All I know is I feel like I gulped down a few choice cactus trees, whole. But I am glad that things are at least changing at this point and feel like we may be on the right track.  Prayers answered.

Just know that if it does turn out to be gallstones, you can have my “yellow things” if you want for free, at no charge.  Who knows they might even make a nice pair of earrings or a beaded necklace, with the center piece being a small sac-shaped organ /gallbladder, which they usually take out as well.  Sounds lovely don’t you think?

Stay tuned and thanks, btw, for your continued support and well wishes.

xoxo

Leland

Gutteral

Well, I’m truly at my whit’s end with these abdominal issues.  I’m not a big fan of whining and complaining publicly, but wanted to let my friends and family know what was going on, in case I’m silent here for awhile. If I am silent for awhile it will be because I have either checked into the loony bin or gone on a sit-in at the hospital entrance with a sign on my chest.  Will consider the old school clyon costume if it will help.sign
Basically, the abdominal pain continues to beat the ever living crap out of me.  It doesn’t really seem to matter what I eat or when, but if I do then I might as well have boa constricted a hot iron. There is no current explanation for this despite a litany of endoscopes, a colonoscopy, ct/pet scans, blood tests, ultrasounds, x-ray procedures, tummy tucks, extreme makeovers, calf implants and Botox overdoses (are you really supposed to inject into your butt I am so confused!)…pain still parked here even with synthetically shins, shrunken waist line and expanding gluts.

Solution of late is fasting.  I did a water fast for 36 hours starting last Thursday and have subsequently been juicing since…would seriously consider murderizing somebody for a few pain-free Frito’s Scoops out of the pantry. But that’s not happening. The cost of eating has become too steep to pay.  The fasting has helped some, there have been fewer really rough episodes, yet they remain.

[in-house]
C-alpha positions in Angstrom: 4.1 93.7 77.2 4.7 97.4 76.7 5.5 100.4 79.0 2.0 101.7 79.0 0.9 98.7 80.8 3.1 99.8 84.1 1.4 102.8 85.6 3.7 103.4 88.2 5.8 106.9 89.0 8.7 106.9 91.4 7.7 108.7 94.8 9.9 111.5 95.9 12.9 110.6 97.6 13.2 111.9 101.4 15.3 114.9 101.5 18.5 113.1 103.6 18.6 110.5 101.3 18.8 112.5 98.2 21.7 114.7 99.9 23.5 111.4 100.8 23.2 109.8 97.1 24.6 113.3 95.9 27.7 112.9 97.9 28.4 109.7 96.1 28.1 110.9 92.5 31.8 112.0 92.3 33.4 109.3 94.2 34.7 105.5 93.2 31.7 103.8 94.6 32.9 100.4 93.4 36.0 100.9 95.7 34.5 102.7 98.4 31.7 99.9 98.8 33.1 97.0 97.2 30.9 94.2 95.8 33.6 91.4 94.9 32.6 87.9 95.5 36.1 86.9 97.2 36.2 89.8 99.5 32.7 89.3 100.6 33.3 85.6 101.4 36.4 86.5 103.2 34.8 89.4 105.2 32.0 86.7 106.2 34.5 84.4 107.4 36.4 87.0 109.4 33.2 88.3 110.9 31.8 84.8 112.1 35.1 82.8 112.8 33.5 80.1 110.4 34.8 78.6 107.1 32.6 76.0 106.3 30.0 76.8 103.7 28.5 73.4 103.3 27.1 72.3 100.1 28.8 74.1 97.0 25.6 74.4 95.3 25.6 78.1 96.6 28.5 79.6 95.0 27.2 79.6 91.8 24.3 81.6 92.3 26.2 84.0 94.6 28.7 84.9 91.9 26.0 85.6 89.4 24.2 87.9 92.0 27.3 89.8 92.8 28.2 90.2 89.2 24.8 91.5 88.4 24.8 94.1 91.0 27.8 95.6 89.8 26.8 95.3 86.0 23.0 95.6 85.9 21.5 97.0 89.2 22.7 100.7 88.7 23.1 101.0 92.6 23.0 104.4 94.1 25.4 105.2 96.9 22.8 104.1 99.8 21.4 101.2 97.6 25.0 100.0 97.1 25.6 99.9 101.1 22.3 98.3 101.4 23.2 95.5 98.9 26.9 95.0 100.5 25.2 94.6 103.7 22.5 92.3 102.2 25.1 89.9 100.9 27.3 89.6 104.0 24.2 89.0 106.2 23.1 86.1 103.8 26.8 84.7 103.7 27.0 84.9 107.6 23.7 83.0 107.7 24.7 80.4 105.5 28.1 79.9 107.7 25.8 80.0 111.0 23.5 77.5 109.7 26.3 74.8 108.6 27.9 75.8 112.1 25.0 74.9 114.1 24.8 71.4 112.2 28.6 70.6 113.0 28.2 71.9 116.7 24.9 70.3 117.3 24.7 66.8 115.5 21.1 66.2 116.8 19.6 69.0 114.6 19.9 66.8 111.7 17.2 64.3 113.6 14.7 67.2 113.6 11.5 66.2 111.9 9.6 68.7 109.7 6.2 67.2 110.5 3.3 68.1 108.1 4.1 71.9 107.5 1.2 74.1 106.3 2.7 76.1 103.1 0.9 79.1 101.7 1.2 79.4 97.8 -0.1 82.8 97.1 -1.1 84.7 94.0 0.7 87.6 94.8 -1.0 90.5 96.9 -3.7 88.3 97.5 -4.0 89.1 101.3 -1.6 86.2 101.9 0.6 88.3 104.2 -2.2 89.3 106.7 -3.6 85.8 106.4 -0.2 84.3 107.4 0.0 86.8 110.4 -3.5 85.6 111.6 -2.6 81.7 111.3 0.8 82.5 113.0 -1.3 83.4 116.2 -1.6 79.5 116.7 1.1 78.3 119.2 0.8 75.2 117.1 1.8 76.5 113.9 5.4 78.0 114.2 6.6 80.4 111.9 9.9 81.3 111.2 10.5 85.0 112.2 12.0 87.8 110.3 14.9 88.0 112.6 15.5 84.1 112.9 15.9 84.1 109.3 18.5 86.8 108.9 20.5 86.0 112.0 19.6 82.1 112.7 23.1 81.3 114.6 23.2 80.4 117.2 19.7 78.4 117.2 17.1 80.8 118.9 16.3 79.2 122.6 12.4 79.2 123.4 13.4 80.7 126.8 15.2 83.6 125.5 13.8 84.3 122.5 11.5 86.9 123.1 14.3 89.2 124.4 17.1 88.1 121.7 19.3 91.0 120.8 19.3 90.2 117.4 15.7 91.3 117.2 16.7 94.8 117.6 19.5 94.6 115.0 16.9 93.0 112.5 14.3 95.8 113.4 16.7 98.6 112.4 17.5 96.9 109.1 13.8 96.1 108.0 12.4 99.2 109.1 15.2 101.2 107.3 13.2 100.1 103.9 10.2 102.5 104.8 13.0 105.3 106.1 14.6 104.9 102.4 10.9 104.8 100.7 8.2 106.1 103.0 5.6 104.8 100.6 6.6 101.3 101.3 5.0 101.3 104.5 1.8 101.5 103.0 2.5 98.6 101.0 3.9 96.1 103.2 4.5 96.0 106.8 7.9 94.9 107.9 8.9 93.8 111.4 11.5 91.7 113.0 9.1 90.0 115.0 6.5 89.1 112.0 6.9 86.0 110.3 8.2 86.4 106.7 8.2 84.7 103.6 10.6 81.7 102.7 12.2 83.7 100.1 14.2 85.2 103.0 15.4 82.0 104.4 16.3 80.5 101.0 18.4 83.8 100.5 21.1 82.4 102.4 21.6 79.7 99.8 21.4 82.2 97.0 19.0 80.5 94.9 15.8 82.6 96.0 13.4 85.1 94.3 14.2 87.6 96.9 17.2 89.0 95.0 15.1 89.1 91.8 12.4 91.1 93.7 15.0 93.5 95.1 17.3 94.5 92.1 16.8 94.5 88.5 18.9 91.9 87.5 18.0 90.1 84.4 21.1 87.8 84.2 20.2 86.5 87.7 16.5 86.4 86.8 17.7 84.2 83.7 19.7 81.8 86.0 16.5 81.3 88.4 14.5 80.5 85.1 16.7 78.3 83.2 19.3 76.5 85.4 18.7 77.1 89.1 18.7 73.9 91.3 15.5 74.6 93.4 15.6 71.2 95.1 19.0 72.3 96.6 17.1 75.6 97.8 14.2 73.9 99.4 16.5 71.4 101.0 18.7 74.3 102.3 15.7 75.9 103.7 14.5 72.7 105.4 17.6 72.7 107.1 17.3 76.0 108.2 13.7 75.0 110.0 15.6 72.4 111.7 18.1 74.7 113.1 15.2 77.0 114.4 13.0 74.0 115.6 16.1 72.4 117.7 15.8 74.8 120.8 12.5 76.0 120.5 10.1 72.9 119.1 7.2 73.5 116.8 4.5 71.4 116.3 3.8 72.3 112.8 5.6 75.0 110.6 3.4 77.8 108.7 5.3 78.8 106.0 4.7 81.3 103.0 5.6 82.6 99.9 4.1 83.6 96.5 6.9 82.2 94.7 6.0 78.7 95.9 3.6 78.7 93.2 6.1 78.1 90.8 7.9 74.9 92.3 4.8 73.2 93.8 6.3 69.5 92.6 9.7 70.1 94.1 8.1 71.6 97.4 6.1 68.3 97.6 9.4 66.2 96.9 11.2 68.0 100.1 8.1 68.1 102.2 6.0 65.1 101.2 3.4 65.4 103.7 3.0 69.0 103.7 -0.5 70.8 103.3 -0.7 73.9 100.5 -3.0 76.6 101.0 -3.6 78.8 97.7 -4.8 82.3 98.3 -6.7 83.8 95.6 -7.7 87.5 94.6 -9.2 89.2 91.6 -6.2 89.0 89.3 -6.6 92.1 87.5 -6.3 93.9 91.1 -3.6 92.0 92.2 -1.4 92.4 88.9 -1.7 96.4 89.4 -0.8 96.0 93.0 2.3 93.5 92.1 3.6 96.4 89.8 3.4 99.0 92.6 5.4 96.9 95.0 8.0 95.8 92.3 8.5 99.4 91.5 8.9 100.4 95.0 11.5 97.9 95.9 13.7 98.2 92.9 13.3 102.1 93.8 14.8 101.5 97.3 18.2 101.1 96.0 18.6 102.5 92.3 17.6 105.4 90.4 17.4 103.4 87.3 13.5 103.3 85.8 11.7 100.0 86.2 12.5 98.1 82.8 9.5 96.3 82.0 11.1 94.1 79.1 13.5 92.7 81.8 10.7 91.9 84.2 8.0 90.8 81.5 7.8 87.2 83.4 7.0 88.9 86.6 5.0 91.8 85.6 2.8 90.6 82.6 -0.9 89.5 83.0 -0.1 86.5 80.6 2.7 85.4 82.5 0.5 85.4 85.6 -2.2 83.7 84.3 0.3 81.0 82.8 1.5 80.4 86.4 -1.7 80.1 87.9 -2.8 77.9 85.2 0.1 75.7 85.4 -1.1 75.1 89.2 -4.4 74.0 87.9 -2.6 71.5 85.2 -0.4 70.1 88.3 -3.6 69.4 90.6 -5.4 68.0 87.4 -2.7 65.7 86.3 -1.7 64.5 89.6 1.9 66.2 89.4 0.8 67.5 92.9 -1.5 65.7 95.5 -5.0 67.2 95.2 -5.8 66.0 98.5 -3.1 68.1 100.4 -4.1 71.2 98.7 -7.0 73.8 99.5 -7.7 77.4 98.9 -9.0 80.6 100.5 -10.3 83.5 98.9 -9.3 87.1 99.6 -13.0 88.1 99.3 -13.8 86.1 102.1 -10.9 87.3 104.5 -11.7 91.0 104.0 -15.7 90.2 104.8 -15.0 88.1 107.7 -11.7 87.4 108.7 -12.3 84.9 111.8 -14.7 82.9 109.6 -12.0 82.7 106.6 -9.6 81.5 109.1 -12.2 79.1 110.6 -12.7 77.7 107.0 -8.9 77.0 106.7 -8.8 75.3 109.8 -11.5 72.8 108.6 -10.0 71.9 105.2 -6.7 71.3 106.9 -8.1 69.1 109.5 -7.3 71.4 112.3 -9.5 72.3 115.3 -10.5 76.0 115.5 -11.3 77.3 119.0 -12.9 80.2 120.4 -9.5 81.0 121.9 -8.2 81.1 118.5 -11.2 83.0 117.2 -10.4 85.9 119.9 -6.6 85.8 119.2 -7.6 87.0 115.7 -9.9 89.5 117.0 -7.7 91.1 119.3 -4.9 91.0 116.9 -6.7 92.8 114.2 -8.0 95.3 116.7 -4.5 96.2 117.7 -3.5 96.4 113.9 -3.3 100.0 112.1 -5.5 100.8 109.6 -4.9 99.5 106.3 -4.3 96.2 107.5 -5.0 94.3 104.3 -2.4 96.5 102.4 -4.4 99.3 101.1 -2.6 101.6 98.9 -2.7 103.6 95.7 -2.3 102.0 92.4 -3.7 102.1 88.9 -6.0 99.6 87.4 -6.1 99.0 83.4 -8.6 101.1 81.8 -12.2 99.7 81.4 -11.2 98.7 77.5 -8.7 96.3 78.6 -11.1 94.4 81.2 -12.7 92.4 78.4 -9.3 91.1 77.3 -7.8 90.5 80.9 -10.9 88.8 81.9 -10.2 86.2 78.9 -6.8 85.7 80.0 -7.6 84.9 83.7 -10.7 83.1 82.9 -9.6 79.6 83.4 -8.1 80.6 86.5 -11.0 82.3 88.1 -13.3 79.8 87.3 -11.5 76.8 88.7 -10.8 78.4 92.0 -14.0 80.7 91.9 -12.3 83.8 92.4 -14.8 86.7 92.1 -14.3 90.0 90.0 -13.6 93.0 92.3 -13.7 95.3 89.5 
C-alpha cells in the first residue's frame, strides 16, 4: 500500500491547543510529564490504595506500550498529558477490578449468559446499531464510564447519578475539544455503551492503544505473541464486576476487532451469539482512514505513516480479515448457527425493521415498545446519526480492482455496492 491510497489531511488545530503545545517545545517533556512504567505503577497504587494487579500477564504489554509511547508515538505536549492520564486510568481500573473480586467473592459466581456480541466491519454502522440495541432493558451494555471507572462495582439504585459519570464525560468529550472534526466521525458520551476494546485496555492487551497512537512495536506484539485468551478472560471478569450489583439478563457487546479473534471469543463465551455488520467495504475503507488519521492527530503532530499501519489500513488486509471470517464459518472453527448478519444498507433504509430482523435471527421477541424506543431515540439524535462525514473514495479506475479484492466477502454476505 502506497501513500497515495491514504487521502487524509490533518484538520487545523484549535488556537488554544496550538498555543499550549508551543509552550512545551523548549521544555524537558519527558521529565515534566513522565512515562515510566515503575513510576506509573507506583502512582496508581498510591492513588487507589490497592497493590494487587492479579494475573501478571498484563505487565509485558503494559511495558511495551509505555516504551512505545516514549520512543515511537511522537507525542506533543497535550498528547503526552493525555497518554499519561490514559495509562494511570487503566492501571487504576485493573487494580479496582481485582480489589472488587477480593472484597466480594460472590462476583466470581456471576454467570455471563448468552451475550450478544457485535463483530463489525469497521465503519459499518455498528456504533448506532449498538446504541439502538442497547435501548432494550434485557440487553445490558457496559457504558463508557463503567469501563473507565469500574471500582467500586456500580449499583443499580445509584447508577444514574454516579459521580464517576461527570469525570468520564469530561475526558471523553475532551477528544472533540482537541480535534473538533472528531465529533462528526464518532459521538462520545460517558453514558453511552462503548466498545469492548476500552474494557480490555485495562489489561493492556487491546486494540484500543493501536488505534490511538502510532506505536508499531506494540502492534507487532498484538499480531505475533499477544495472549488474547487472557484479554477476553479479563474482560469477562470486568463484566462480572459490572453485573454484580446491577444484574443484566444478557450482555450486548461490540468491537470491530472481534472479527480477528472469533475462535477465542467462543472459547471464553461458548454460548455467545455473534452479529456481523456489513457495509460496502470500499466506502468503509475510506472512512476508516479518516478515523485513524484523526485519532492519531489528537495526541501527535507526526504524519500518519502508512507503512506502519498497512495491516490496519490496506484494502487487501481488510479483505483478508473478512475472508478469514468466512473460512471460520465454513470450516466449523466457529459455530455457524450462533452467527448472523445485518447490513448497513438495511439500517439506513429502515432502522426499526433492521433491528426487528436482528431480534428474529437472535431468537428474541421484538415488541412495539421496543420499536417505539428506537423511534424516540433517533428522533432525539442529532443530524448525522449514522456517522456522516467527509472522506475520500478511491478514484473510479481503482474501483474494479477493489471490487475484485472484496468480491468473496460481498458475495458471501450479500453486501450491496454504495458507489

From what little I know, fasting is often recommended for people with pancreatitis as a way to rest the pancreas and gallbladder.  Fasting in this sense is more like “slowing” because it gives the organs a chance to rest.  Thing is, as with the other tests run, my blood work is not immediately “presenting” as pancreatitis.  Lipase and amylase are on the low end of normal.  Pancreatitis typically causes those to be above the end high end of normal.  Gallstones, which I may also have, might be exacerbated by fasting because the bile in liver and gallbladder might get thicker as a result. So the long and short of it is, I don’t have a damn clue what I’m doing.  Have a saying in a program I’ve been attending for a long time that we should never get too “Hungry, Angry, Lonely or Tired (HALT).”  I’m batting 750.

And I’m frustrated, okay ANGRY, with medical care.  Waiting 2 hours in the doctor’s office for 5-10 minutes of somebody to refer me to another specialist is finger licken redonkeylous. I could also contact other alternative medical professions and, while they will likely give an hour or two of consultation, insurance is not paying that bill.  Sometimes it seems like you have to wind up screaming in agony in the ER before the proper attention is paid. Grrr. Argh. Growl.

The plan at the moment is to continue juicing and then, potentially, do a liver and gallbladder flush.  There’s a lot of mixed debates on the internet as to whether or not this is true quackery or truly useful.  Seems like I’m always crashing against this sort of parliamentary debate. Whatever, if nothing gets better by doing the above Sarah and I discussed checking me into the hospital at the end of the week.  

I know its time to ask myself what I can be doing differently. I’m not talking physically.  Though that’s definitely been the obsession.  Its hard not to think about anything but physical.  But what am I doing with my mental, emotional and spiritual state? From my experience seems like nothing changes physically unless I’m willing to look at those things.  Weird, paradoxical and, frankly beyond annoying as hell, but at least considering…  Grr. Argh. Growl.  

MRI Confirms Sightings!

Just in case you live in a cave and missed the news feeds yesterday, Tumblr and Twitter blowing up, Facebook buzz, or the nationally broadcast public service announcements regarding my recent MRI…

I am pleased to report that after months of conflicting information, rumor mills going bananas, and scandalous-bordering-on-dangerous innuendo, the neurology team at the University of Colorado announced definitively that, indeed, I have a brain. Ha!  Take that you army of sayers of nay and Knights that Say Ni. Score one for the good guys.

This does mean unfortunately – and I’ m so sorry Scarecrow – that I’m gonna have to find another song to sing at work.

scarecrow